China warned the U.S. of retaliation on Thursday (November 28) as legislation that supports Hong Kong's protesters became law.
U.S. President Trump signed the bills on Wednesday (November 27).
Hong Kong will now have to regularly prove it has enough autonomy from China - to keep its special status with the U.S..
That means it could risk losing the favorable trading terms that have allowed it to become a global financial hub.
It also threatens sanctions for human rights violations in the city.
It's been a rocky week for U.S. relations with China, just as the two sides seek a deal to end a damaging trade war.
On Tuesday (November 26) Trump said the U.S. wants to see democracy in the Chinese-ruled city, that's one of the core demands of the current protest movement.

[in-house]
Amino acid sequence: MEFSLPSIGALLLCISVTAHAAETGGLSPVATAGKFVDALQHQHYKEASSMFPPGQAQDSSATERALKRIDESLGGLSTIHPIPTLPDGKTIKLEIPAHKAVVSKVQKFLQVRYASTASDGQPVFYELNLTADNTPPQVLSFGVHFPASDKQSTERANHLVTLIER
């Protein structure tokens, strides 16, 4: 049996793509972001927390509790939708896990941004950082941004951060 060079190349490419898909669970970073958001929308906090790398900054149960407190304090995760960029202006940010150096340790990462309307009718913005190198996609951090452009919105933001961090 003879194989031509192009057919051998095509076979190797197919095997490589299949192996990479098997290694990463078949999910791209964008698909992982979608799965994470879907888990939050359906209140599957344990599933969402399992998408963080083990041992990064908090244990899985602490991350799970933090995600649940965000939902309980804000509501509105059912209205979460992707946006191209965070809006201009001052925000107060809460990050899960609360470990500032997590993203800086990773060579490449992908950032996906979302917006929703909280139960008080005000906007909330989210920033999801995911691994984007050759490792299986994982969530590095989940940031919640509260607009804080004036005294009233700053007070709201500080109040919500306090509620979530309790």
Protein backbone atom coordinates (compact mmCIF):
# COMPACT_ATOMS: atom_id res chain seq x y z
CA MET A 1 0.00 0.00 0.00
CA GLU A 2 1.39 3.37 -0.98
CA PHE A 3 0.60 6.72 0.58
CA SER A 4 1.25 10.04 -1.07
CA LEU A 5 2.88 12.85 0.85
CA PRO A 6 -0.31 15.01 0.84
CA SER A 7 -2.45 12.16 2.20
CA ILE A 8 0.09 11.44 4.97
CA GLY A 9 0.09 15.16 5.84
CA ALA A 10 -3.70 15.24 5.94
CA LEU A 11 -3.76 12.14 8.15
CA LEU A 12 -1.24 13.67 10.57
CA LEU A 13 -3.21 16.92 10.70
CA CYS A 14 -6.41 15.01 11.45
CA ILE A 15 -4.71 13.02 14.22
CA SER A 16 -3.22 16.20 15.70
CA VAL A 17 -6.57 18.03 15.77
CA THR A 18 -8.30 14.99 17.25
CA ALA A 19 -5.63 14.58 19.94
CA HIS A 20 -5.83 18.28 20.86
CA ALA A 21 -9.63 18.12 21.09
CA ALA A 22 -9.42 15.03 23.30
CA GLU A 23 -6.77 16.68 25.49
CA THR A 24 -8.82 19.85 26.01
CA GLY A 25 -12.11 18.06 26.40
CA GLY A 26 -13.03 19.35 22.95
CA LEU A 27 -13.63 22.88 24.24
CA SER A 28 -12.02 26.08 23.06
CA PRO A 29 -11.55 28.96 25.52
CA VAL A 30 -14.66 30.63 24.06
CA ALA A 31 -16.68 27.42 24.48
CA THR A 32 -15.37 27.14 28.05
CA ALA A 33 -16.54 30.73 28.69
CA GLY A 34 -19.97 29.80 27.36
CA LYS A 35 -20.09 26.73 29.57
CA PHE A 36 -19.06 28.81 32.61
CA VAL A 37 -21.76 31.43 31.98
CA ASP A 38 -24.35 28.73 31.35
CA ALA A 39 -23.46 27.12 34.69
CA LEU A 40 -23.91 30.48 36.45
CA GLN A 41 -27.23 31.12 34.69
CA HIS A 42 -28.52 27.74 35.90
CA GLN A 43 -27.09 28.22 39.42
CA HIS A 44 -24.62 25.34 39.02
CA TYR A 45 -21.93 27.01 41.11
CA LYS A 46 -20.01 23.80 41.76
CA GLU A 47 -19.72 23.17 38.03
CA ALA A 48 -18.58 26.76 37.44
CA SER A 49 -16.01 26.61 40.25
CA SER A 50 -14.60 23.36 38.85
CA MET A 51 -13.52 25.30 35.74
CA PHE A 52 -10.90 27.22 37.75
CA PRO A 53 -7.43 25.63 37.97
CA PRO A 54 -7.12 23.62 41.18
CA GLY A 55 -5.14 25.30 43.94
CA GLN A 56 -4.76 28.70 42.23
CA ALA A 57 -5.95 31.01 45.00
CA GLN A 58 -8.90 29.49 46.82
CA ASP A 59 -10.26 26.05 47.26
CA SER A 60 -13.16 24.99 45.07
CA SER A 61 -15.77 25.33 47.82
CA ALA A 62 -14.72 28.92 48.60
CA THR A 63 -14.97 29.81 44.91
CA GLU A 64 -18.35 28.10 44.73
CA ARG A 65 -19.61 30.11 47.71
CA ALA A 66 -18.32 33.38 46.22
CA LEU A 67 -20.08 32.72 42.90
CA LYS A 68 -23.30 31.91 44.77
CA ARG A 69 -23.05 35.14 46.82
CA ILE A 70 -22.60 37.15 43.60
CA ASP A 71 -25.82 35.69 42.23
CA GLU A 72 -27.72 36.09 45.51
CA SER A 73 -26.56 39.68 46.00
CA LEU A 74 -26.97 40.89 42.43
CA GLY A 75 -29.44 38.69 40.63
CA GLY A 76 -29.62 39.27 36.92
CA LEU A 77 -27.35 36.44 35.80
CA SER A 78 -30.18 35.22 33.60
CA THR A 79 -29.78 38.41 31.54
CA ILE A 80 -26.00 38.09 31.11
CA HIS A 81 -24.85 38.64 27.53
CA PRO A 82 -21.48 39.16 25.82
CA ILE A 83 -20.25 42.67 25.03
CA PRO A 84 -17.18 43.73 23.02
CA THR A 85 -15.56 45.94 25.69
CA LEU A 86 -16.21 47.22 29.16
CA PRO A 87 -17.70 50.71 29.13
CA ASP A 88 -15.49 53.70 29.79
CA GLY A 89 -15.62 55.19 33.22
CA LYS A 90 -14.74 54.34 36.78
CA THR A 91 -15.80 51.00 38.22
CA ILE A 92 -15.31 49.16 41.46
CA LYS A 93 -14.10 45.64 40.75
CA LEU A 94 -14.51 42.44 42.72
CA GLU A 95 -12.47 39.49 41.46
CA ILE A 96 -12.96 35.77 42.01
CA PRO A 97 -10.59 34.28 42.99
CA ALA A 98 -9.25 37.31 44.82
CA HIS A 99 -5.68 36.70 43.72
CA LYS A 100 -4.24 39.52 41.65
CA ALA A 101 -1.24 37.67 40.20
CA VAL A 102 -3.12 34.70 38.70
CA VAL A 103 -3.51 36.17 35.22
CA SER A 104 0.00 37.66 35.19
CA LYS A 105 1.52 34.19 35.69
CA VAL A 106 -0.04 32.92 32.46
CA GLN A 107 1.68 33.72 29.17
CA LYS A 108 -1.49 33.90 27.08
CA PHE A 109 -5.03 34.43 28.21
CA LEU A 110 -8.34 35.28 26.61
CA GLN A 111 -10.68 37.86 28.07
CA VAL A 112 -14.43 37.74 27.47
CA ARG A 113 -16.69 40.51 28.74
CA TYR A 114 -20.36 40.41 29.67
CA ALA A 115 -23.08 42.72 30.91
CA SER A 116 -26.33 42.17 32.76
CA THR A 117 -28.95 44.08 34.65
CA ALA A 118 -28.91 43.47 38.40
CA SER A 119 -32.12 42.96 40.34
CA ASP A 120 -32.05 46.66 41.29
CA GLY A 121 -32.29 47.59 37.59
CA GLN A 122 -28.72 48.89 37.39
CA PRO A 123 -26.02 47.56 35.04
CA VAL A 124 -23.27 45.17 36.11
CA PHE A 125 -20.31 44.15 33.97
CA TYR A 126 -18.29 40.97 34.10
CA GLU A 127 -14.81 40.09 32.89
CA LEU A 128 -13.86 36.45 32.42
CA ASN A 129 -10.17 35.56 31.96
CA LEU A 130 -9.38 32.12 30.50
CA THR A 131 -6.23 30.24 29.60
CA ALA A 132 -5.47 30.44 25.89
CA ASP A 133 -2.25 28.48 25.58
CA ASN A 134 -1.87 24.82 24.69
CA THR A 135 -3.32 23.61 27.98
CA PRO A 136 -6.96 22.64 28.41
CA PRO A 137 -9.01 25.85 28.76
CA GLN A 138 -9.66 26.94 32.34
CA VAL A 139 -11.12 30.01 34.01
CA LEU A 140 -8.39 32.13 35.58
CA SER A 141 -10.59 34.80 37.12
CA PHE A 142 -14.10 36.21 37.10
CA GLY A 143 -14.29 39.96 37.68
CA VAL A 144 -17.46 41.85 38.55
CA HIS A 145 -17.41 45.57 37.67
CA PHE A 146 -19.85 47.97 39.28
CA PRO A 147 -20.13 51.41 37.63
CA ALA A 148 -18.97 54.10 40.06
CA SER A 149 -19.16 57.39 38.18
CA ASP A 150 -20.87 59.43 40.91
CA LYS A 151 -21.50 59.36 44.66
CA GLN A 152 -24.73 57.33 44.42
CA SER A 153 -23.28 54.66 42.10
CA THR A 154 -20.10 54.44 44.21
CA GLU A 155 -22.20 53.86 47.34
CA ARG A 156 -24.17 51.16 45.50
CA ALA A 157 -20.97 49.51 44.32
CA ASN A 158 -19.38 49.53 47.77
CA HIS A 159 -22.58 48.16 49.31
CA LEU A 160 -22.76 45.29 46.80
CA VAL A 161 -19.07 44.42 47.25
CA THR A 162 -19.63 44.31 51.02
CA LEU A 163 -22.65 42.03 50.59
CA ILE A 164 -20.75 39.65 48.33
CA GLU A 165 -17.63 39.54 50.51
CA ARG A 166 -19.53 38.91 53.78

China's reaction on Thursday has been damning.
It said American interference in Hong Kong was doomed to fail.
And that the U.S. will shoulder the consequences of China's counter measures.
Hong Kong's government meanwhile - which is backed by Beijing - said the U.S. move sent the wrong signal to demonstrators, who for six months have been staging fiery anti-government protests.
This all comes as Hong Kong itself is enjoying a rare lull in violence.
A two-week siege at one of the city's universities seems to have come to an end.
Police entered the grounds on Thursday to collect evidence, and remove dangerous items from the campus.